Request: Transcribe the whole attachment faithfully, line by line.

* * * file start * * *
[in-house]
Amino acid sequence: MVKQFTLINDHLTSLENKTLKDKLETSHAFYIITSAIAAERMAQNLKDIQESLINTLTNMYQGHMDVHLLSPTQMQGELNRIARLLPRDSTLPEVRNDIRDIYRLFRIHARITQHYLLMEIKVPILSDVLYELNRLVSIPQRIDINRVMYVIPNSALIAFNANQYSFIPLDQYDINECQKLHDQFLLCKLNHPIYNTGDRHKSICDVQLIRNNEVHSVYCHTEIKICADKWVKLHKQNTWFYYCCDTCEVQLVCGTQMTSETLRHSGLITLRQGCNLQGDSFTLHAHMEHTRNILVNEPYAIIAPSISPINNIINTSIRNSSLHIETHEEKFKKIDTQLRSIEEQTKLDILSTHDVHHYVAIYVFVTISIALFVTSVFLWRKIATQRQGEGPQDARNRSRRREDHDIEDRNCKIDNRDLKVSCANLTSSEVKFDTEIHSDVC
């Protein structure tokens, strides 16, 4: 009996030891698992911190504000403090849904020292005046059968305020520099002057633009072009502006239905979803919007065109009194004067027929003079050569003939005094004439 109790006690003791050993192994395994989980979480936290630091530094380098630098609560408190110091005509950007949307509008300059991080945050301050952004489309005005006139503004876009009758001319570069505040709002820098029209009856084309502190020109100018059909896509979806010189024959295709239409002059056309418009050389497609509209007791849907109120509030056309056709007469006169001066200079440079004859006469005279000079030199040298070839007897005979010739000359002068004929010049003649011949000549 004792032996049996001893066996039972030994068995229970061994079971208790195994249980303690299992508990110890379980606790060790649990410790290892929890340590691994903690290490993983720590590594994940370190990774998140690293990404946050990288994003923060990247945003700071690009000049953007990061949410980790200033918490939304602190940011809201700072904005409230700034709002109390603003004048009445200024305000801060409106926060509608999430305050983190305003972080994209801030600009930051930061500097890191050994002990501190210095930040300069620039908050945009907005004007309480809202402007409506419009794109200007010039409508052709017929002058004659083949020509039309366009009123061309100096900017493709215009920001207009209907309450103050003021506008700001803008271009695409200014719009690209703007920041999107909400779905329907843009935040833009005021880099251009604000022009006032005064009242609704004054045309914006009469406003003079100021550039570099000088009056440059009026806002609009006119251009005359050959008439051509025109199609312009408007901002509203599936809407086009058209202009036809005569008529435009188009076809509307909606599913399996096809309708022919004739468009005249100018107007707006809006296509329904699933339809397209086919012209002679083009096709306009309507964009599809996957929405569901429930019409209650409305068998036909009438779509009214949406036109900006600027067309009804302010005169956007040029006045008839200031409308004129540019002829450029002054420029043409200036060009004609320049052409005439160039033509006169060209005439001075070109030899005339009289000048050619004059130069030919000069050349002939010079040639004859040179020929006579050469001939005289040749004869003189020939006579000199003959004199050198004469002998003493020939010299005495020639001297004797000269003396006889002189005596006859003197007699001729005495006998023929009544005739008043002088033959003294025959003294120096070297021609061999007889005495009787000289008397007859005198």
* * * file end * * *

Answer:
[in-house]
Amino acid sequence: MVKQFTLINDHLTSLENKTLKDKLETSHAFYIITSAIAAERMAQNLKDIQESLINTLTNMYQGHMDVHLLSPTQMQGELNRIARLLPRDSTLPEVRNDIRDIYRLFRIHARITQHYLLMEIKVPILSDVLYELNRLVSIPQRIDINRVMYVIPNSALIAFNANQYSFIPLDQYDINECQKLHDQFLLCKLNHPIYNTGDRHKSICDVQLIRNNEVHSVYCHTEIKICADKWVKLHKQNTWFYYCCDTCEVQLVCGTQMTSETLRHSGLITLRQGCNLQGDSFTLHAHMEHTRNILVNEPYAIIAPSISPINNIINTSIRNSSLHIETHEEKFKKIDTQLRSIEEQTKLDILSTHDVHHYVAIYVFVTISIALFVTSVFLWRKIATQRQGEGPQDARNRSRRREDHDIEDRNCKIDNRDLKVSCANLTSSEVKFDTEIHSDVC
């Protein structure tokens, strides 16, 4: 009996030891698992911190504000403090849904020292005046059968305020520099002057633009072009502006239905979803919007065109009194004067027929003079050569003939005094004439 109790006690003791050993192994395994989980979480936290630091530094380098630098609560408190110091005509950007949307509008300059991080945050301050952004489309005005006139503004876009009758001319570069505040709002820098029209009856084309502190020109100018059909896509979806010189024959295709239409002059056309418009050389497609509209007791849907109120509030056309056709007469006169001066200079440079004859006469005279000079030199040298070839007897005979010739000359002068004929010049003649011949000549 004792032996049996001893066996039972030994068995229970061994079971208790195994249980303690299992508990110890379980606790060790649990410790290892929890340590691994903690290490993983720590590594994940370190990774998140690293990404946050990288994003923060990247945003700071690009000049953007990061949410980790200033918490939304602190940011809201700072904005409230700034709002109390603003004048009445200024305000801060409106926060509608999430305050983190305003972080994209801030600009930051930061500097890191050994002990501190210095930040300069620039908050945009907005004007309480809202402007409506419009794109200007010039409508052709017929002058004659083949020509039309366009009123061309100096900017493709215009920001207009209907309450103050003021506008700001803008271009695409200014719009690209703007920041999107909400779905329907843009935040833009005021880099251009604000022009006032005064009242609704004054045309914006009469406003003079100021550039570099000088009056440059009026806002609009006119251009005359050959008439051509025109199609312009408007901002509203599936809407086009058209202009036809005569008529435009188009076809509307909606599913399996096809309708022919004739468009005249100018107007707006809006296509329904699933339809397209086919012209002679083009096709306009309507964009599809996957929405569901429930019409209650409305068998036909009438779509009214949406036109900006600027067309009804302010005169956007040029006045008839200031409308004129540019002829450029002054420029043409200036060009004609320049052409005439160039033509006169060209005439001075070109030899005339009289000048050619004059130069030919000069050349002939010079040639004859040179020929006579050469001939005289040749004869003189020939006579000199003959004199050198004469002998003493020939010299005495020639001297004797000269003396006889002189005596006859003197007699001729005495006998023929009544005739008043002088033959003294025959003294120096070297021609061999007889005495009787000289008397007859005198």